When I left a few weeks ago I was examining the Composite Key versus Surrogate Key relationships. Today I’d like to put some meat on that bone and let everyone see (I’m a visual learner too) what the structures might look like in SQL Management Studio diagram designer.
Here is a simple Product and Manufacturer model. Each Product has an ID, a surrogate key that identifies this element of data (or domain / row) and similarly each Manufacturer as well. The combination of the two, ProductManufacturers brings those together in a way that allows for uniqueness to be enforced via an Index and continues to allow for rapid additions to the table. Some more rather simple things could be added to denote expired products and even something that refers back to the previous edition, but the base supports those additions without altering the main design function.
The next thing to note is that queries become very simple against these types of structures. The cross reference is naturally built and easy to make without resorting to a Cartesian product or some other multiplicative cross of data.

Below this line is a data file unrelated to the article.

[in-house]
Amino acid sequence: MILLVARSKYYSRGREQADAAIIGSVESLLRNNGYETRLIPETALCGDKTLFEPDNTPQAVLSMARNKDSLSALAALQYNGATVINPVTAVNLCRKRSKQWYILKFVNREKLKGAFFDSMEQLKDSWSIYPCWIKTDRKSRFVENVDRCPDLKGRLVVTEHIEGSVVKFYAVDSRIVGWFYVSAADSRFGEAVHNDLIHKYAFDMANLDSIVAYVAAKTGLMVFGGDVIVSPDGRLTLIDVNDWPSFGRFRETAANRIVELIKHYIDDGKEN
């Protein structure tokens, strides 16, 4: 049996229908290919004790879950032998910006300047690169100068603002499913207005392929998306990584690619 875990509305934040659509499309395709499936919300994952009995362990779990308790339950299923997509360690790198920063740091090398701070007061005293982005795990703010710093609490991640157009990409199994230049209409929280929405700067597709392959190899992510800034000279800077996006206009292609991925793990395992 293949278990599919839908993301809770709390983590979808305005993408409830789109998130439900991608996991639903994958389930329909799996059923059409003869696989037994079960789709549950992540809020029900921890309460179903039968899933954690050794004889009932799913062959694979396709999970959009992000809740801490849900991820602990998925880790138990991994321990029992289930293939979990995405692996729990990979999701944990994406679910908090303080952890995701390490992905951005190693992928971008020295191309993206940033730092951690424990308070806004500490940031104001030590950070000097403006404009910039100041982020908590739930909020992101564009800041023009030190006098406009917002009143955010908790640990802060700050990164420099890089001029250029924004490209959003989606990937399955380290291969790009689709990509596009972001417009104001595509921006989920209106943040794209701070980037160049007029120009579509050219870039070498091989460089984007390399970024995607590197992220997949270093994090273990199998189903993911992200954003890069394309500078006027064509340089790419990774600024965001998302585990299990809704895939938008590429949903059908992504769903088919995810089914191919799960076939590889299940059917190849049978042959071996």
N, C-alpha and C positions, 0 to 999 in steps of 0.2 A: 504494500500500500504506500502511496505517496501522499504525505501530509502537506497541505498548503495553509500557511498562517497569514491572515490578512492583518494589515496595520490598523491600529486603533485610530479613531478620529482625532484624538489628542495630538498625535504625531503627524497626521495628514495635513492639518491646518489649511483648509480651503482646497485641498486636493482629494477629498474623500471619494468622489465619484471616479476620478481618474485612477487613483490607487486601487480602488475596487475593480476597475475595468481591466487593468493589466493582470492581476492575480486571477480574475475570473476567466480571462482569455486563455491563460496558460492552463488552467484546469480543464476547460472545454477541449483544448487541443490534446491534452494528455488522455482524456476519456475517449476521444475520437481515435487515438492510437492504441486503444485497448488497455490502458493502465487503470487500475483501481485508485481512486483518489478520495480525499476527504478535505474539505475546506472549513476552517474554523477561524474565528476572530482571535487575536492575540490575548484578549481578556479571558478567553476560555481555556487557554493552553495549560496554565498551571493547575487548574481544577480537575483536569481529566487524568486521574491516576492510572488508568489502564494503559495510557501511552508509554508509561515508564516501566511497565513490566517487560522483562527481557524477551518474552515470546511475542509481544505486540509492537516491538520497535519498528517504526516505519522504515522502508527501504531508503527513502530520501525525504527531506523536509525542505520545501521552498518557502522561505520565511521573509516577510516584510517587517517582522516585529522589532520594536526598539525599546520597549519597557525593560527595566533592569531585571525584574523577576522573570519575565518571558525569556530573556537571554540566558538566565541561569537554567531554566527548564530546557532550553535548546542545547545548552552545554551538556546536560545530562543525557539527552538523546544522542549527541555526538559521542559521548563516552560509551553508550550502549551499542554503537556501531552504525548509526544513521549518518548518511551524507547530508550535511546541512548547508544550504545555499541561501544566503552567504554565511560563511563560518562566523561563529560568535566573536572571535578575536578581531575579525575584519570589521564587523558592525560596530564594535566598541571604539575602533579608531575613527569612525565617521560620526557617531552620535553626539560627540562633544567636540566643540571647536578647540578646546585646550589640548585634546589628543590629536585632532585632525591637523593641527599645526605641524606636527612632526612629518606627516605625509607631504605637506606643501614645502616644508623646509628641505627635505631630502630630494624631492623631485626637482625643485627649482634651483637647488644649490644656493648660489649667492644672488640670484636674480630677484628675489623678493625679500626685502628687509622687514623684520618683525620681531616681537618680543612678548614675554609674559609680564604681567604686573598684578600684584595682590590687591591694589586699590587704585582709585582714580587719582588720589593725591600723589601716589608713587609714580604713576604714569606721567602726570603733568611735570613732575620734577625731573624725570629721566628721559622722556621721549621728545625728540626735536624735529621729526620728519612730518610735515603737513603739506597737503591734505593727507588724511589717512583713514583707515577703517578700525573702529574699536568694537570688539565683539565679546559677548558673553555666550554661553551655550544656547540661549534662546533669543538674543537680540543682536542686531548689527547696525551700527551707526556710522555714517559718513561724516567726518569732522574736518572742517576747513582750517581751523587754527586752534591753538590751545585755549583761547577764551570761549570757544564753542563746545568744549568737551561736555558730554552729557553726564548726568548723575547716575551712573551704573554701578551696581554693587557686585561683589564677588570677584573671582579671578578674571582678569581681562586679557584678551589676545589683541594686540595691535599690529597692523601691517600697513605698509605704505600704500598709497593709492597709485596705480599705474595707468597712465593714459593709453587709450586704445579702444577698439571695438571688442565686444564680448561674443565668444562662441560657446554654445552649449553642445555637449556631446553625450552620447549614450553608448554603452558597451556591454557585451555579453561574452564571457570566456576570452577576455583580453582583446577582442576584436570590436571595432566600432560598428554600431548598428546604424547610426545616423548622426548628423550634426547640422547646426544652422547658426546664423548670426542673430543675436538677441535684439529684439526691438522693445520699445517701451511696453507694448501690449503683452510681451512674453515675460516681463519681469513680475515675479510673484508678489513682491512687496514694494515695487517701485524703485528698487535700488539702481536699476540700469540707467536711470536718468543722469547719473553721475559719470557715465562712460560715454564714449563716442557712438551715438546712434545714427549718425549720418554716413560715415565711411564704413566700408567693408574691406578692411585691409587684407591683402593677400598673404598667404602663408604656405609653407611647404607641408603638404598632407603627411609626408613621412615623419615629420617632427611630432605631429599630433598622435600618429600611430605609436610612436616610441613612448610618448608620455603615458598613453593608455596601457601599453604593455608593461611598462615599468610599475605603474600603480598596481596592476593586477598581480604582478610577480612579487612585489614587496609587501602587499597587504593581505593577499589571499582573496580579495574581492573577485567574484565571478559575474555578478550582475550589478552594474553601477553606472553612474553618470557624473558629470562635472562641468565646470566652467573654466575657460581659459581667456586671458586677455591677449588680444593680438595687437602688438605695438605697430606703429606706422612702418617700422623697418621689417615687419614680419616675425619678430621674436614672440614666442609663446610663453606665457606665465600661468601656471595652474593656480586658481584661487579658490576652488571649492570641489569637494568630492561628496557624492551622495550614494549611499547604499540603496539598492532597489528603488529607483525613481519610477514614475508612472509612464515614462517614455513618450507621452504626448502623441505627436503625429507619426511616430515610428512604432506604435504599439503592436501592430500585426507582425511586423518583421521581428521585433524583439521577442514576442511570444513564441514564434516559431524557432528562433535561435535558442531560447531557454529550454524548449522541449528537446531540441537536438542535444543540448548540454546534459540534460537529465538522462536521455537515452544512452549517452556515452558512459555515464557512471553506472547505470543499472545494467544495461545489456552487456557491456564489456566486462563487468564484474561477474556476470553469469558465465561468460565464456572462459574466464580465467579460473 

If you recall from the last post, I was trying to illustrate the difference between making the Product Id and Manufacturer Id the Primary Key and Clustered Key. The example above would illustrate that well if the ProductManufacturerId column was removed and that actually occurred. Consider a given Manufacturer and the instance in which that Manufacturer was adding to the line of products your business stocked or sold. The groupings of product would alter the data as it’s sorted on disk, provided the PK was Clustered (and it should be). The result would be disorganized data on the disk and eventually the performance of queries against that table would slow. That slowness over time is a common problem in applications, and the root typically lies in the queries that are driving the applications.
Good Designs to you.
Data Chef out,..